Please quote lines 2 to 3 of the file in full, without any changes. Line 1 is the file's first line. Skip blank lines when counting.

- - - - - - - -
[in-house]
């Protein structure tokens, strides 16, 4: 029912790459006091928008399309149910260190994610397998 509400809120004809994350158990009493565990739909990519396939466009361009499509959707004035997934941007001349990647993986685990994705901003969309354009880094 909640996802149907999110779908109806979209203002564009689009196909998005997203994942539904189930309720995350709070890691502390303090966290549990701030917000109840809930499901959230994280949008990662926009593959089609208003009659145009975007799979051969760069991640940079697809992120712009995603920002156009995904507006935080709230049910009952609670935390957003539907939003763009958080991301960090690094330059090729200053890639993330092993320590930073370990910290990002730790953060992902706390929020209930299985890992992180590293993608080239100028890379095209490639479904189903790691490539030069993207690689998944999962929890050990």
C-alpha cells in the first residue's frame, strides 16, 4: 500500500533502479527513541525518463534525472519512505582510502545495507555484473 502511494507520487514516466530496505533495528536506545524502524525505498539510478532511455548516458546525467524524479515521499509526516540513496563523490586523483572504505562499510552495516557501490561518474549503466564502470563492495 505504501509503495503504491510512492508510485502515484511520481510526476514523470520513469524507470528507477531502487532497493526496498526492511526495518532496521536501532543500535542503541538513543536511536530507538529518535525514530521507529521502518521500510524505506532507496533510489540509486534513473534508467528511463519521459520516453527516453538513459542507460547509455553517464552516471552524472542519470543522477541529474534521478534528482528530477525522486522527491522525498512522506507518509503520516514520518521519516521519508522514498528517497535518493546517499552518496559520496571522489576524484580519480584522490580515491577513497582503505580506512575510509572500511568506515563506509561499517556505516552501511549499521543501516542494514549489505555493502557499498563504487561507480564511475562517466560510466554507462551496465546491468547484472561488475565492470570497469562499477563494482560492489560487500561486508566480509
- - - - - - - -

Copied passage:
């Protein structure tokens, strides 16, 4: 029912790459006091928008399309149910260190994610397998 509400809120004809994350158990009493565990739909990519396939466009361009499509959707004035997934941007001349990647993986685990994705901003969309354009880094 909640996802149907999110779908109806979209203002564009689009196909998005997203994942539904189930309720995350709070890691502390303090966290549990701030917000109840809930499901959230994280949008990662926009593959089609208003009659145009975007799979051969760069991640940079697809992120712009995603920002156009995904507006935080709230049910009952609670935390957003539907939003763009958080991301960090690094330059090729200053890639993330092993320590930073370990910290990002730790953060992902706390929020209930299985890992992180590293993608080239100028890379095209490639479904189903790691490539030069993207690689998944999962929890050990």
C-alpha cells in the first residue's frame, strides 16, 4: 500500500533502479527513541525518463534525472519512505582510502545495507555484473 502511494507520487514516466530496505533495528536506545524502524525505498539510478532511455548516458546525467524524479515521499509526516540513496563523490586523483572504505562499510552495516557501490561518474549503466564502470563492495 505504501509503495503504491510512492508510485502515484511520481510526476514523470520513469524507470528507477531502487532497493526496498526492511526495518532496521536501532543500535542503541538513543536511536530507538529518535525514530521507529521502518521500510524505506532507496533510489540509486534513473534508467528511463519521459520516453527516453538513459542507460547509455553517464552516471552524472542519470543522477541529474534521478534528482528530477525522486522527491522525498512522506507518509503520516514520518521519516521519508522514498528517497535518493546517499552518496559520496571522489576524484580519480584522490580515491577513497582503505580506512575510509572500511568506515563506509561499517556505516552501511549499521543501516542494514549489505555493502557499498563504487561507480564511475562517466560510466554507462551496465546491468547484472561488475565492470570497469562499477563494482560492489560487500561486508566480509